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    Default The ego, for what it is worth?

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    The ego, for what itís worth?

    Thereís probably no word in the entirety of religious teachings or spiritual literature which is more looked down upon, considered base or reviled than the word Ďegoí. Very quickly we learn that itís the principle cause of all suffering, the fount of human frailty and pride and something that stifles any move towards greater worth. The ego prophesies negative futures, the ego wants to feel superior and special, the ego has to be right all the time and, whatís more, the reason itís a continuous hindrance to any spiritual development is because it obscures the true quality of consciousness like a veil. Even evil seems to pale in front of it. How difficult is it to see then that the ego has to be done away with and demolished as soon as possible?

    The overwhelming majority of animals, however, have no such problems to contend with because thereís no awareness in them of any distinct self; an ĎIí that resides and operates independently from somewhere inside . And although a lot of them possess a fair amount of brain, thereís little evidence of a mind there thatís capable of differentiating one brain from another to cause any particular animal to believe itís unique and separate from another of the same kind. In fact, we like to think they canít even think of such things. Are they the lucky ones who are already on the road to self-salvation?

    On the other hand, it has come to light in recent times that there are some species such as bottle nosed dolphins, apes, elephants and the European magpie that also possess a sense of personal identity like we do; who are aware of themselves as separate and exclusive beings . For, unlike other animals who, when confronted by a mirror image, believe the reflection is another animal and become hostile, affectionate or indifferent, these animals start preening and grooming themselves. So, should we think the dolphin, for instance , to be also on the road to perdition unless it starts undertaking the long and arduous process of getting rid of its nascent self ó itís emergent ego?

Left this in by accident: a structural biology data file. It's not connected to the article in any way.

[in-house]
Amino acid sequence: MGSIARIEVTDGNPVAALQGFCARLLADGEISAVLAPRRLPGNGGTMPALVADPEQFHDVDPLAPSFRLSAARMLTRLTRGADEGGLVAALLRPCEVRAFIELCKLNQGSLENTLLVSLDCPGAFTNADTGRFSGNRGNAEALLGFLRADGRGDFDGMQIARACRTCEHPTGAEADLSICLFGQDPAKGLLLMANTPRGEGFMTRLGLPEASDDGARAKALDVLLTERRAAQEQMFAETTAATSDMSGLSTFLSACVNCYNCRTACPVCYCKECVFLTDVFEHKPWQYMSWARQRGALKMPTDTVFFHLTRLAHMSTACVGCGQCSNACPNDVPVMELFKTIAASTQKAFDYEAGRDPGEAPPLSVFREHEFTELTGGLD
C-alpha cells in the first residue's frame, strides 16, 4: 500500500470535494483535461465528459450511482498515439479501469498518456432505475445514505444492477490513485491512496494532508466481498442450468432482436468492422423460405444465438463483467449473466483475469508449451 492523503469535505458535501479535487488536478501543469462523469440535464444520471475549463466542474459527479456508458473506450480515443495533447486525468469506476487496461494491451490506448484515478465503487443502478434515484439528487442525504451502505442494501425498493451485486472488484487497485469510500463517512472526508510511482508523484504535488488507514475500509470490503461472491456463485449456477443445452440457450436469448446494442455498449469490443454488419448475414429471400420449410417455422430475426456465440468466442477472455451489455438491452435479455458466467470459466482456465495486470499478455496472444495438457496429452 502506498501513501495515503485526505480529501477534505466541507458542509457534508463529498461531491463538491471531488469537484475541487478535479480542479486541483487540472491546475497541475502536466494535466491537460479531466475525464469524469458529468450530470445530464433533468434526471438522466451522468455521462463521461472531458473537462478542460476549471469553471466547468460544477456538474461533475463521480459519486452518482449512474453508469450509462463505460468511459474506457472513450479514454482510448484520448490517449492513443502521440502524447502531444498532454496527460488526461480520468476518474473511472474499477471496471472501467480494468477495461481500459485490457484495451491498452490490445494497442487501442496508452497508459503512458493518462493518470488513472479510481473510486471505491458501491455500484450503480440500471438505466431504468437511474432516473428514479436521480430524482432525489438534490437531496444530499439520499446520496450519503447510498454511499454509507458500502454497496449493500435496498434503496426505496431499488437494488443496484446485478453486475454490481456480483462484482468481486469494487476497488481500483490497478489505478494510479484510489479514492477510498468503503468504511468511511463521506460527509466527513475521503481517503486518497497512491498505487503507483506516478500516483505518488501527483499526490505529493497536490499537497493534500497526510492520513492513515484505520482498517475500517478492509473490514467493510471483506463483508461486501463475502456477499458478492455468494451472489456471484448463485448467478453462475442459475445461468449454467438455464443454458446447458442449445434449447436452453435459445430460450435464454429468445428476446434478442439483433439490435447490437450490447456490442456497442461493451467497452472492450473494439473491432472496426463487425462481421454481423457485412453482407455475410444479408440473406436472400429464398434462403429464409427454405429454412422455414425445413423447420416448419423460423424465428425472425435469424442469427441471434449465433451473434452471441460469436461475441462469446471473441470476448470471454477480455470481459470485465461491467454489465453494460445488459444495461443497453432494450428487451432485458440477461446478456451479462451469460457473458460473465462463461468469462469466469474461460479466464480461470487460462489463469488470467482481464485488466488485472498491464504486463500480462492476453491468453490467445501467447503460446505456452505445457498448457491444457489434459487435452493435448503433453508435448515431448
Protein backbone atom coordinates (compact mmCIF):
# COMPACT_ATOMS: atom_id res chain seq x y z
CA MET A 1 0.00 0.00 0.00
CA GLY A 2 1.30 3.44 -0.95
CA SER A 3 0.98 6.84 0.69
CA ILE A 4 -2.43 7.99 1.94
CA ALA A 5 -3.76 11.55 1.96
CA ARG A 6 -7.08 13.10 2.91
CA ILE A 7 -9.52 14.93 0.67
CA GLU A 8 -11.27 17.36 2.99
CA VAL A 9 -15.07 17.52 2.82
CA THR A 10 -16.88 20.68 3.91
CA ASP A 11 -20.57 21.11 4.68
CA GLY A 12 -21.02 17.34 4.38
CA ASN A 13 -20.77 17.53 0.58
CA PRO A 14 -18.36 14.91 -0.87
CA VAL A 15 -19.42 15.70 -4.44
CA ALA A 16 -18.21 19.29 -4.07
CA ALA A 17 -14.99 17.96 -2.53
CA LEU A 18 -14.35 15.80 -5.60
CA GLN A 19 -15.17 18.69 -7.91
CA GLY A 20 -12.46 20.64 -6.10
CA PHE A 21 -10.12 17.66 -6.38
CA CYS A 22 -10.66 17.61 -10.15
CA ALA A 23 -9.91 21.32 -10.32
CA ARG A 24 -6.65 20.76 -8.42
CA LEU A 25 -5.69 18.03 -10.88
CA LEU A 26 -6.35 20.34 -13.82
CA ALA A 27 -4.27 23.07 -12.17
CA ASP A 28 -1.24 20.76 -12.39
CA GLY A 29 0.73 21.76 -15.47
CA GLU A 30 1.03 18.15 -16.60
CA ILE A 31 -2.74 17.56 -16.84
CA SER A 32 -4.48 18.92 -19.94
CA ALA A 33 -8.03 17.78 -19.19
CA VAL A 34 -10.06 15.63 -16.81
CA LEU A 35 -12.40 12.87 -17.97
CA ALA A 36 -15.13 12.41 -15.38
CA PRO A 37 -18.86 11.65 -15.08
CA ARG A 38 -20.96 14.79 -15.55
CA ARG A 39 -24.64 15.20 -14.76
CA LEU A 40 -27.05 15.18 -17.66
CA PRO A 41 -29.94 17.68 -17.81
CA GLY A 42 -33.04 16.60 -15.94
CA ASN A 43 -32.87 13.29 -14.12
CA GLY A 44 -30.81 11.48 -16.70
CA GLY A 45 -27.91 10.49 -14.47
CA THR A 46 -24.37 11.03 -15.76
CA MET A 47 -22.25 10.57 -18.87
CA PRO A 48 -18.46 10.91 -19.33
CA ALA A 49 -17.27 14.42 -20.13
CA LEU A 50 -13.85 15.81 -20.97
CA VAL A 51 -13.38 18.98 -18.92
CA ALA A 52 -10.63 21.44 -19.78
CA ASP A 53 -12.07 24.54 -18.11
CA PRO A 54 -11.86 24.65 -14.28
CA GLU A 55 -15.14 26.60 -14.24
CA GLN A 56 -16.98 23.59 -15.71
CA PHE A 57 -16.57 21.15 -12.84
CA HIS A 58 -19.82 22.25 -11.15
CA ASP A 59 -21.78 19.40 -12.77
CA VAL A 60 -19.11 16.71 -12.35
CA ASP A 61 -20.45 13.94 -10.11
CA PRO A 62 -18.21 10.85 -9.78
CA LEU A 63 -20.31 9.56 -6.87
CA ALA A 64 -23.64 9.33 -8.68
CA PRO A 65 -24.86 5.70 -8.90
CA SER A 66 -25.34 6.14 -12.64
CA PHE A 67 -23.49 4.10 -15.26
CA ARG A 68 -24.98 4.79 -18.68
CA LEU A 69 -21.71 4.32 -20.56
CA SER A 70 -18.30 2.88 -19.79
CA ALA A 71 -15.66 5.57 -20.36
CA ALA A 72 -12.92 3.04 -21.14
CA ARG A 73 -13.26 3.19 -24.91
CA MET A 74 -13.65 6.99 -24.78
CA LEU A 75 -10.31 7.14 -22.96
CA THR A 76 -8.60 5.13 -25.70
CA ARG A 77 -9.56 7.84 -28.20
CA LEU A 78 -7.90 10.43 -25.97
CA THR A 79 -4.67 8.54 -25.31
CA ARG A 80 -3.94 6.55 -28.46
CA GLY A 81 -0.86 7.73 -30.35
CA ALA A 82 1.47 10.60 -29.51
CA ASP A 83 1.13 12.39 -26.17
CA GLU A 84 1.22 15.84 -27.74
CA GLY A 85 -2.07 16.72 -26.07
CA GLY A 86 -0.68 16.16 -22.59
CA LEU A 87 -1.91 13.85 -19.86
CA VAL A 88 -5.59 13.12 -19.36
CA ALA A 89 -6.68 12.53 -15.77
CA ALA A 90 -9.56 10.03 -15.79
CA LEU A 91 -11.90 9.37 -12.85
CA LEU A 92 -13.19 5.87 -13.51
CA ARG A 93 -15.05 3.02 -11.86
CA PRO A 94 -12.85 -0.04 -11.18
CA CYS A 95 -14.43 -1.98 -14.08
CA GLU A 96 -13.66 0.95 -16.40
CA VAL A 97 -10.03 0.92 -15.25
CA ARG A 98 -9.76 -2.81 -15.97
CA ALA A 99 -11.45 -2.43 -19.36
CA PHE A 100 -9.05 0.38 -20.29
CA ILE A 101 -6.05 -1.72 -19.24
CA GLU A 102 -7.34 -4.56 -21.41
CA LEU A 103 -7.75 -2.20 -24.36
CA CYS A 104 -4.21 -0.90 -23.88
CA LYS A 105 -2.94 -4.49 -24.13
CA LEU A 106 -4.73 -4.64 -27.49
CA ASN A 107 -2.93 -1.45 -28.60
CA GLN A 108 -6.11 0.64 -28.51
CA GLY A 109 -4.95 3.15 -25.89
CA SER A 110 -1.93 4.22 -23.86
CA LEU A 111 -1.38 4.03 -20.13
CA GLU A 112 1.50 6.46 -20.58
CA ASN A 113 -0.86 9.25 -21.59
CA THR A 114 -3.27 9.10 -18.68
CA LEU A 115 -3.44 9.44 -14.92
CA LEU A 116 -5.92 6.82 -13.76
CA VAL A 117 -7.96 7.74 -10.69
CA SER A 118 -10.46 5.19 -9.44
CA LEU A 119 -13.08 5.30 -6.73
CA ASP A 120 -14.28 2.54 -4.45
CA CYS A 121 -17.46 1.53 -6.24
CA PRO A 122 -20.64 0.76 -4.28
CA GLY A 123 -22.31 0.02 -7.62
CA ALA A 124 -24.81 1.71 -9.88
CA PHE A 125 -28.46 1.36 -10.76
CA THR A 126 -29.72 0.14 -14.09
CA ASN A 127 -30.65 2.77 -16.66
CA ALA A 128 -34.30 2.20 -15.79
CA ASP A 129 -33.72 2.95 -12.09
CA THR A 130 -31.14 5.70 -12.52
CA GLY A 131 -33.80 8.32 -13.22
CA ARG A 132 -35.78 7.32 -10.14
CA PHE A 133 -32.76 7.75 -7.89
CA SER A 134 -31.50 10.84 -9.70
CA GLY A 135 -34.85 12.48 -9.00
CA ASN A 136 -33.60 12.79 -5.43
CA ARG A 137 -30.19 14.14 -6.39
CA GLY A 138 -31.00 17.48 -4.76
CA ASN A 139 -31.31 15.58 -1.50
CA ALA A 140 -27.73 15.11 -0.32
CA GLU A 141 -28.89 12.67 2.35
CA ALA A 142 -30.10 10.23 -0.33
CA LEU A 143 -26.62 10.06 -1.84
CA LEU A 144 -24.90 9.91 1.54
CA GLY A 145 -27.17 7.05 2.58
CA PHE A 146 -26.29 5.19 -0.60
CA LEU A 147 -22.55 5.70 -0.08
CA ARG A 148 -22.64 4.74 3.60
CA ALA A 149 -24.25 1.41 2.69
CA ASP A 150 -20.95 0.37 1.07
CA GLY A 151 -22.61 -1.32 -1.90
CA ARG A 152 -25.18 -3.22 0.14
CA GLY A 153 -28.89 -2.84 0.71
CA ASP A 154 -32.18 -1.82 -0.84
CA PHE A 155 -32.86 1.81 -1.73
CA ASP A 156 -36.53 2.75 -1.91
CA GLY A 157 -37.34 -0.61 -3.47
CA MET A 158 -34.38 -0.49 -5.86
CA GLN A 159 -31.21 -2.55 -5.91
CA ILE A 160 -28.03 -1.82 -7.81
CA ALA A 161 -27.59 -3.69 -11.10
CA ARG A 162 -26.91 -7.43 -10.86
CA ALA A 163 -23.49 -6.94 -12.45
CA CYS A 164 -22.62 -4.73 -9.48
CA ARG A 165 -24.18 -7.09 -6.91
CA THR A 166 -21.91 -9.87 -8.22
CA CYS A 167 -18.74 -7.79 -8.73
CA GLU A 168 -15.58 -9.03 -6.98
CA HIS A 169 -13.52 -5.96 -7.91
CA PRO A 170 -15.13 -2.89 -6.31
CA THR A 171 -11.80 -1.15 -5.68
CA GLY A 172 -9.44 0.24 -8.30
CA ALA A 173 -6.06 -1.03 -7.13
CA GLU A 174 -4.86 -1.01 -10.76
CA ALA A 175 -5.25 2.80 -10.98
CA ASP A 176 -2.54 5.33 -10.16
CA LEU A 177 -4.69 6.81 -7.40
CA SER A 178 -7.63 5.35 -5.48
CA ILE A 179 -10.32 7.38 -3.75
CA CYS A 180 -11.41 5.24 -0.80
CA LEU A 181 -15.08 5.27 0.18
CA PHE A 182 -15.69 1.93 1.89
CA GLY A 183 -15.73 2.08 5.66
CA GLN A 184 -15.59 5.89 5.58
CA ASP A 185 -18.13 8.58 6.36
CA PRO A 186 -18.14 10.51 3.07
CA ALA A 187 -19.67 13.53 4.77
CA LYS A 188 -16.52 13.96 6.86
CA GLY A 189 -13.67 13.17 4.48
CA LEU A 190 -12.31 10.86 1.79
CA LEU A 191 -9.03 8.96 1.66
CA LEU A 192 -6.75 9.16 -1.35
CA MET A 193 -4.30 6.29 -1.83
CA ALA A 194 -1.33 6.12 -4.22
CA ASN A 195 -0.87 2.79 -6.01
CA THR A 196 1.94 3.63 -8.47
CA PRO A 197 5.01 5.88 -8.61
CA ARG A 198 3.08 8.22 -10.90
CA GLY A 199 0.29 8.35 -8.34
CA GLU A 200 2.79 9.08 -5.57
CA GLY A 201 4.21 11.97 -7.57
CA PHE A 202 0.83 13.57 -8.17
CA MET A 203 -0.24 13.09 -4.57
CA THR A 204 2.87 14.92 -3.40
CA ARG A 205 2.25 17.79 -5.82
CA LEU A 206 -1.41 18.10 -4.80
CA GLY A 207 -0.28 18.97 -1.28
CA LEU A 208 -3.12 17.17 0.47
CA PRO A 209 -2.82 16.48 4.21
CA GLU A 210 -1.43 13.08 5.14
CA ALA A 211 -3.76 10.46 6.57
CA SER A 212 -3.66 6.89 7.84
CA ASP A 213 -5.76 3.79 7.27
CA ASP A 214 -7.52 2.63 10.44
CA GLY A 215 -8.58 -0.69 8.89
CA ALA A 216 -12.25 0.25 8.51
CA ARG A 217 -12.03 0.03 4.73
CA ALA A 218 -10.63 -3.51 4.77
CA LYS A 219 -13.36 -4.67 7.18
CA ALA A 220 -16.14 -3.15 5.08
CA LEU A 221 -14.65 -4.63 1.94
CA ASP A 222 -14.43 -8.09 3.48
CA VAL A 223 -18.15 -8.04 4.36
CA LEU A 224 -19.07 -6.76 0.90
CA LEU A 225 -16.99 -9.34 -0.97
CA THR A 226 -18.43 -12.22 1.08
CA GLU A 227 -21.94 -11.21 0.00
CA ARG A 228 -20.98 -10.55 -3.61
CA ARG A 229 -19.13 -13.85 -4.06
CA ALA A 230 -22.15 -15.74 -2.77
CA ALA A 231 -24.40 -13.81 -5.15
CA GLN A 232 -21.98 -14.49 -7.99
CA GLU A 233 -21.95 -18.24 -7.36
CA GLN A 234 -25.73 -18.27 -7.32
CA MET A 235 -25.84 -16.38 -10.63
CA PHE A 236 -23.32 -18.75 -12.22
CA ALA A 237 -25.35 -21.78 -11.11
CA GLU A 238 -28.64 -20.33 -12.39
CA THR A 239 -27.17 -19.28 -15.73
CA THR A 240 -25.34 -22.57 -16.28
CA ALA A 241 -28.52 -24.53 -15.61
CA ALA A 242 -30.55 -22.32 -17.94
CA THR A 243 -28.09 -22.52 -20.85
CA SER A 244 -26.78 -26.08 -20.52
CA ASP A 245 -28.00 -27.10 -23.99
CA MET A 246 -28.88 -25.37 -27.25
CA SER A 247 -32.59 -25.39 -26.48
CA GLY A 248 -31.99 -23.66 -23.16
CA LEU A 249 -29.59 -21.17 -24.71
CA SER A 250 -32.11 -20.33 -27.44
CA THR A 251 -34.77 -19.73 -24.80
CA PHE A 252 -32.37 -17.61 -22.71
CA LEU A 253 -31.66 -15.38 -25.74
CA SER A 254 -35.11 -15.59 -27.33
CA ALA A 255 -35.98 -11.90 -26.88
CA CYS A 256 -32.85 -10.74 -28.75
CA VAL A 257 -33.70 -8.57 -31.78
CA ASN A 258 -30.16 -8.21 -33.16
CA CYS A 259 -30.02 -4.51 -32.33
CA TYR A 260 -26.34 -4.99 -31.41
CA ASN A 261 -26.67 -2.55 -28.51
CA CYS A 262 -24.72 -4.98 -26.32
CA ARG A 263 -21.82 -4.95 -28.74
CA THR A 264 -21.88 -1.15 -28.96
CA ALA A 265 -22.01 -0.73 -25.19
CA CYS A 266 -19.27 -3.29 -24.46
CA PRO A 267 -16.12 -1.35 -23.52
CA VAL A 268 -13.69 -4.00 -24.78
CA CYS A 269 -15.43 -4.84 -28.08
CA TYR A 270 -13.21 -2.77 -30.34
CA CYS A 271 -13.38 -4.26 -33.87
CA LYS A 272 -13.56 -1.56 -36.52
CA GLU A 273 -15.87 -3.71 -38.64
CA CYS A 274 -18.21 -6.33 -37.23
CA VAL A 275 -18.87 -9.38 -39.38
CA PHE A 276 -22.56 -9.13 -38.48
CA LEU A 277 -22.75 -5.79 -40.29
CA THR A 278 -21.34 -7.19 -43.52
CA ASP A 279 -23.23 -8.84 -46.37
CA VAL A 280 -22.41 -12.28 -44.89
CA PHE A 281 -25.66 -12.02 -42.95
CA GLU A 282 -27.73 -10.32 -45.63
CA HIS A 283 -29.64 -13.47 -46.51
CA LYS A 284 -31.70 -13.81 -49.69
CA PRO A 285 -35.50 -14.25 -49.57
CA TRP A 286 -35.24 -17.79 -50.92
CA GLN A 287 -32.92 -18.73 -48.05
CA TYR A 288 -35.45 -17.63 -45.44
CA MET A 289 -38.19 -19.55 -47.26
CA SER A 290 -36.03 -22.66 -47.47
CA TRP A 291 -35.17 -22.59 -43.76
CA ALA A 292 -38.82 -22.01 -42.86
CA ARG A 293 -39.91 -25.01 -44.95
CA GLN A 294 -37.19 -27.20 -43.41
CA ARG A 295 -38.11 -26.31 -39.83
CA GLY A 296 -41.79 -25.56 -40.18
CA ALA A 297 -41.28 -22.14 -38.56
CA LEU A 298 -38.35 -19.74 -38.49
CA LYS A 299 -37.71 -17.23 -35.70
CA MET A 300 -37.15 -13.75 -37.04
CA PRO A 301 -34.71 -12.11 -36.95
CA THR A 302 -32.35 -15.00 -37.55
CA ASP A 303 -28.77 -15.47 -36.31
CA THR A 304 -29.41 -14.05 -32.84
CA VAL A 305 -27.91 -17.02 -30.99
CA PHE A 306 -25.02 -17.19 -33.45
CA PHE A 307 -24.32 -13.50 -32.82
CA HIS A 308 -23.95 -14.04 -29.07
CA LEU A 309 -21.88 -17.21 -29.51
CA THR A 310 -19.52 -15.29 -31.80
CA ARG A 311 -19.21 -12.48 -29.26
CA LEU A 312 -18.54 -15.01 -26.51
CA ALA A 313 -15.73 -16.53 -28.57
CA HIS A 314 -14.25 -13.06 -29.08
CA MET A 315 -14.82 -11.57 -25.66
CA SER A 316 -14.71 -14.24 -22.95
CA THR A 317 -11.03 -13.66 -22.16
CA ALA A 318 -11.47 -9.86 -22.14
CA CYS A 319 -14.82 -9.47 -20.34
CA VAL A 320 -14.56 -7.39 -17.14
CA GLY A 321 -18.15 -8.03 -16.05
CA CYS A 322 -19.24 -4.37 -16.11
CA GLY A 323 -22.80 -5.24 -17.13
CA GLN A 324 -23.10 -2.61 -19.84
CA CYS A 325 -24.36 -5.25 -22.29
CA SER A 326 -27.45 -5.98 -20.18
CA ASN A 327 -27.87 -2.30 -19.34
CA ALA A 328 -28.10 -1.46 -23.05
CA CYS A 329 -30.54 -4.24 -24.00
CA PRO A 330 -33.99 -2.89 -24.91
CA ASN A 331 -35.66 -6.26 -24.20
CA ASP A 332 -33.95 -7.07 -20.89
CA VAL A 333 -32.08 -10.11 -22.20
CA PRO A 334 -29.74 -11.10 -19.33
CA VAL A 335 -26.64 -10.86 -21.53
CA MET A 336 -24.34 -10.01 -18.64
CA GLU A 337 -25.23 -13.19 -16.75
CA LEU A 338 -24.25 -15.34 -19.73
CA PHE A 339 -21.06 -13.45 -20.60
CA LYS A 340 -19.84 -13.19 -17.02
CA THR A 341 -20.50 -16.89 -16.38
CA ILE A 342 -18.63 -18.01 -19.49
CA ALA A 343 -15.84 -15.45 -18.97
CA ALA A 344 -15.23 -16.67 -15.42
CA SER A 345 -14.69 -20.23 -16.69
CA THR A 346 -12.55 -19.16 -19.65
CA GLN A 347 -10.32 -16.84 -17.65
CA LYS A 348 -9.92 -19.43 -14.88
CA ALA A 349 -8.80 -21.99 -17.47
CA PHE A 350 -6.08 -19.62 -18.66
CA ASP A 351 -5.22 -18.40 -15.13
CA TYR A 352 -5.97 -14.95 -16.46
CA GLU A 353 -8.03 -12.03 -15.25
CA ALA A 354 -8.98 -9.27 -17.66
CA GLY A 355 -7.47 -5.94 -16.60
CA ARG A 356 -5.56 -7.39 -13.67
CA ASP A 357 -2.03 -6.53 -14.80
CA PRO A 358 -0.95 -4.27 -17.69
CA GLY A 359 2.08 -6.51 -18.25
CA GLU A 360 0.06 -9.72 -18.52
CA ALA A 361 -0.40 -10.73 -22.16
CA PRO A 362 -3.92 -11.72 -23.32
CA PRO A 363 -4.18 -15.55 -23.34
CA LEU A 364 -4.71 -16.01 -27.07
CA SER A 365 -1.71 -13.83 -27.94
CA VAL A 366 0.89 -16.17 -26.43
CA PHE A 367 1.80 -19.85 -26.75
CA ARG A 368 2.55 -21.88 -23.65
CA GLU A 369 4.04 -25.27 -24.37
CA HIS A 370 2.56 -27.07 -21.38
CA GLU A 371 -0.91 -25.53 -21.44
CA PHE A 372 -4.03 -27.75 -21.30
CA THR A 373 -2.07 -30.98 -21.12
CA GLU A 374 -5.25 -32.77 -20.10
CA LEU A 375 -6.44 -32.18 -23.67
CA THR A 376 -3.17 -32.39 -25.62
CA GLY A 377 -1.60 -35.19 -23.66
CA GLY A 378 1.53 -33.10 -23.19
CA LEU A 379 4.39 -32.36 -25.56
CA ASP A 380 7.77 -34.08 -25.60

Perhaps we need to revisit the ego and find out how it came to be and what its purpose is, if any. If life is existentially meaningless then this quest is obviously meaningless too but if our being in the world is a directed instance then something must have a reason for allowing such a seriously flawed attribute to permeate us with the potential to impede any self-enhancement.

    ...being a human...



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